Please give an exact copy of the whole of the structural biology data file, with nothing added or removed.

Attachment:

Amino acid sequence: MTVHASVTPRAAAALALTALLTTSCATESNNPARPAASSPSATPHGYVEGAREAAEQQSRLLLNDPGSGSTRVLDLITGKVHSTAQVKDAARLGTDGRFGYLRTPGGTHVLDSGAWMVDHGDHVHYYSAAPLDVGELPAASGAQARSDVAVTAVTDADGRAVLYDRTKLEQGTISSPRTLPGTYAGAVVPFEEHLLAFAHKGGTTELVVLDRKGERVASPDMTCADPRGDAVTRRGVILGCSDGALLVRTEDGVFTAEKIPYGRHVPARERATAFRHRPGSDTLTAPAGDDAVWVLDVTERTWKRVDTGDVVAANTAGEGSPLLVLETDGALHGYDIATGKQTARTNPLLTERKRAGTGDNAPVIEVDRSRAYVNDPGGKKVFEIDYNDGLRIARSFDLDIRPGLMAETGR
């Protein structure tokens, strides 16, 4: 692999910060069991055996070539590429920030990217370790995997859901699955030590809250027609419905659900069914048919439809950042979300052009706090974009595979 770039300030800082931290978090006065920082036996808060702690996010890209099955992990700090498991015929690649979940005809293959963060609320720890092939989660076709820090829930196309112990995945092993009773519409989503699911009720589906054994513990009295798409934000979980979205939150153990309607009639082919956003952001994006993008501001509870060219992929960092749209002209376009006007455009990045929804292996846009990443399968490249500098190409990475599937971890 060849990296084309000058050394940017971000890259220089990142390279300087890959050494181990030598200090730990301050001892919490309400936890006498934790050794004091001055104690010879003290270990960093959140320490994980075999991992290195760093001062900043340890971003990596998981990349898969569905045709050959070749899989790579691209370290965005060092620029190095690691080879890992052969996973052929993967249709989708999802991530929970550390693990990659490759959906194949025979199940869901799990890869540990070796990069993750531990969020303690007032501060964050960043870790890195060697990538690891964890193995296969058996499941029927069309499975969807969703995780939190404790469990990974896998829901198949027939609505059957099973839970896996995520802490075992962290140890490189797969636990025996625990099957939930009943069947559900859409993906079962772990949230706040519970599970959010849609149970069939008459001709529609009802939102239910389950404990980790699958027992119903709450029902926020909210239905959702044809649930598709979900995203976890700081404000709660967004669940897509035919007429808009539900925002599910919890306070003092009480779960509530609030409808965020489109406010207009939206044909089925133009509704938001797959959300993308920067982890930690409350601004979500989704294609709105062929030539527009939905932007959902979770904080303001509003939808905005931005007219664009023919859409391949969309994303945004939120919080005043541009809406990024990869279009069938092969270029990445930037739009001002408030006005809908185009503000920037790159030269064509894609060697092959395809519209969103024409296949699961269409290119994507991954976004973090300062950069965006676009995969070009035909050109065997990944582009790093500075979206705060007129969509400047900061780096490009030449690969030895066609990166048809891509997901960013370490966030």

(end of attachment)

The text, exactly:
Amino acid sequence: MTVHASVTPRAAAALALTALLTTSCATESNNPARPAASSPSATPHGYVEGAREAAEQQSRLLLNDPGSGSTRVLDLITGKVHSTAQVKDAARLGTDGRFGYLRTPGGTHVLDSGAWMVDHGDHVHYYSAAPLDVGELPAASGAQARSDVAVTAVTDADGRAVLYDRTKLEQGTISSPRTLPGTYAGAVVPFEEHLLAFAHKGGTTELVVLDRKGERVASPDMTCADPRGDAVTRRGVILGCSDGALLVRTEDGVFTAEKIPYGRHVPARERATAFRHRPGSDTLTAPAGDDAVWVLDVTERTWKRVDTGDVVAANTAGEGSPLLVLETDGALHGYDIATGKQTARTNPLLTERKRAGTGDNAPVIEVDRSRAYVNDPGGKKVFEIDYNDGLRIARSFDLDIRPGLMAETGR
């Protein structure tokens, strides 16, 4: 692999910060069991055996070539590429920030990217370790995997859901699955030590809250027609419905659900069914048919439809950042979300052009706090974009595979 770039300030800082931290978090006065920082036996808060702690996010890209099955992990700090498991015929690649979940005809293959963060609320720890092939989660076709820090829930196309112990995945092993009773519409989503699911009720589906054994513990009295798409934000979980979205939150153990309607009639082919956003952001994006993008501001509870060219992929960092749209002209376009006007455009990045929804292996846009990443399968490249500098190409990475599937971890 060849990296084309000058050394940017971000890259220089990142390279300087890959050494181990030598200090730990301050001892919490309400936890006498934790050794004091001055104690010879003290270990960093959140320490994980075999991992290195760093001062900043340890971003990596998981990349898969569905045709050959070749899989790579691209370290965005060092620029190095690691080879890992052969996973052929993967249709989708999802991530929970550390693990990659490759959906194949025979199940869901799990890869540990070796990069993750531990969020303690007032501060964050960043870790890195060697990538690891964890193995296969058996499941029927069309499975969807969703995780939190404790469990990974896998829901198949027939609505059957099973839970896996995520802490075992962290140890490189797969636990025996625990099957939930009943069947559900859409993906079962772990949230706040519970599970959010849609149970069939008459001709529609009802939102239910389950404990980790699958027992119903709450029902926020909210239905959702044809649930598709979900995203976890700081404000709660967004669940897509035919007429808009539900925002599910919890306070003092009480779960509530609030409808965020489109406010207009939206044909089925133009509704938001797959959300993308920067982890930690409350601004979500989704294609709105062929030539527009939905932007959902979770904080303001509003939808905005931005007219664009023919859409391949969309994303945004939120919080005043541009809406990024990869279009069938092969270029990445930037739009001002408030006005809908185009503000920037790159030269064509894609060697092959395809519209969103024409296949699961269409290119994507991954976004973090300062950069965006676009995969070009035909050109065997990944582009790093500075979206705060007129969509400047900061780096490009030449690969030895066609990166048809891509997901960013370490966030």